```
/*
Asymptotic complexity in terms of size of the input array \`n\`:
* Time: O(log(n)).
* Auxiliary space: O(1).
* Total space: O(n).
*/
int starting_index(vector<int> &numbers, int target) {
int low = 0, high = numbers.size() - 1, mid;
int first_index = -1;
while (low <= high) {
mid = (low + high) / 2;
// If the current element is equal to the target, we will update the first_index and search in the
// left half to check for a smaller value of first_index.
if (numbers[mid] == target) {
first_index = mid;
high = mid - 1;
} else if (numbers[mid] > target) {
high = mid - 1;
} else {
low = mid + 1;
}
}
return first_index;
}
int ending_index(vector<int> & numbers, int low, int target) {
int high = numbers.size() - 1, mid;
int last_index = -1;
while (low <= high) {
mid = (low + high) / 2;
// If the current element is equal to the target, we will update the last_index and search in the
// right half to check for a larger value of last_index.
if (numbers[mid] == target) {
last_index = mid;
low = mid + 1;
} else if (numbers[mid] > target) {
high = mid - 1;
} else {
low = mid + 1;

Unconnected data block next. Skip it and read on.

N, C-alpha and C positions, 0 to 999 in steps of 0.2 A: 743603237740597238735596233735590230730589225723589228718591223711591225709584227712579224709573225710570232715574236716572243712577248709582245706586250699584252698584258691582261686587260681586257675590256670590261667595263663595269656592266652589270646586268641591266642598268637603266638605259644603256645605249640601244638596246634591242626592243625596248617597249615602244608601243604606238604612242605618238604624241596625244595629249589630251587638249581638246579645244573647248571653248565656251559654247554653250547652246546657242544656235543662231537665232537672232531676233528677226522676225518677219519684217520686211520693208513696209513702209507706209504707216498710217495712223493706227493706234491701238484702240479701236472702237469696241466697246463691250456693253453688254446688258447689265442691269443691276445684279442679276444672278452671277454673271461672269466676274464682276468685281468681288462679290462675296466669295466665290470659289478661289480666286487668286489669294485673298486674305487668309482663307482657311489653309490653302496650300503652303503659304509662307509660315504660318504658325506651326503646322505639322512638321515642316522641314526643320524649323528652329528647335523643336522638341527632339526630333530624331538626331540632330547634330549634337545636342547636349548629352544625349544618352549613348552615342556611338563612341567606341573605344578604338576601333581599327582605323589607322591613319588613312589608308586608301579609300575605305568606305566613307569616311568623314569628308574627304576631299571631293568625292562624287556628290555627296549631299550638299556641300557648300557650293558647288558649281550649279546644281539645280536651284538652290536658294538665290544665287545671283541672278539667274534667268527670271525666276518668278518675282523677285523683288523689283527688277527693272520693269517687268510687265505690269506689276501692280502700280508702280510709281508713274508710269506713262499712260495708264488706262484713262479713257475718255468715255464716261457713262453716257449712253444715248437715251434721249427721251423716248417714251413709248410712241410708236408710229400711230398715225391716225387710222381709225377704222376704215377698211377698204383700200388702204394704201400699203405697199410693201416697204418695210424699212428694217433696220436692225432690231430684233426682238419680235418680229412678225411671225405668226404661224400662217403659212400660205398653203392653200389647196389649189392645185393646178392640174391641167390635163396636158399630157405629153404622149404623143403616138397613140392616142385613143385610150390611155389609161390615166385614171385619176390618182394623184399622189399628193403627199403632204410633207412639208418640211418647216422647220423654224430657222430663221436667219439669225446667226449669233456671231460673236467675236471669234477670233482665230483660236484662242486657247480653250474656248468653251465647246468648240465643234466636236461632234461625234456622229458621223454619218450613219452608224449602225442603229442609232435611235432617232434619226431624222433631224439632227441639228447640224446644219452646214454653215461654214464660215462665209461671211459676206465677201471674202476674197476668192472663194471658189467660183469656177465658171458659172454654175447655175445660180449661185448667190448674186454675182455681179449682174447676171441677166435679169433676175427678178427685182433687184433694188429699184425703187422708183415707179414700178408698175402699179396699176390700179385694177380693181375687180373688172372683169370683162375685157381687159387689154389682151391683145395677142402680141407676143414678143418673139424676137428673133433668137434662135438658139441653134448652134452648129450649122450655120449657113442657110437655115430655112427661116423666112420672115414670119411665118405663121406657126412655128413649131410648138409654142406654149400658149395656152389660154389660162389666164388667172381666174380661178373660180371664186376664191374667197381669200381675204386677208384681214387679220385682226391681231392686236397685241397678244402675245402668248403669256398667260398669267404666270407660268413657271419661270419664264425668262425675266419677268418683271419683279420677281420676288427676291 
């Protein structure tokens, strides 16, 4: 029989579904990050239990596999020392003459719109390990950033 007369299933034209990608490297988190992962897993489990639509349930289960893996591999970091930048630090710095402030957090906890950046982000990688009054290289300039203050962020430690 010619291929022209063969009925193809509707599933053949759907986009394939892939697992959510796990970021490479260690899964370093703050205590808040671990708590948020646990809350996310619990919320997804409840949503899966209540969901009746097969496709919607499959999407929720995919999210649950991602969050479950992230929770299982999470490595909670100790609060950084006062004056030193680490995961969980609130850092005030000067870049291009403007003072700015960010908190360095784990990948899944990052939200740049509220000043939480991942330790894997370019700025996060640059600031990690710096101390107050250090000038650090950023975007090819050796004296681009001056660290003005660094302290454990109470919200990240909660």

}
}
return last_index;
}
vector<int> find_range(vector<int> & numbers, int target) {
vector<int> range(2);
int first_index = -1;
first_index = starting_index(numbers, target);
// If first_index is equal to -1 after the above update,
// it means that the target value is not present in the array.
if (first_index == -1) {
range[0] = range[1] = -1;
return range;
}
int last_index = -1;
// 'low' for the binary search for finding the ending index can be initialized to 'first_index'
// as the ending index will be greater than or equal to the 'first_index'.
last_index = ending_index(numbers, first_index, target);
range[0] = first_index;
range[1] = last_index;
return range;
}
```

We hope that these solutions to find range problem have helped you level up your coding skills. You can expect problems like these at top tech companies like Amazon and Google.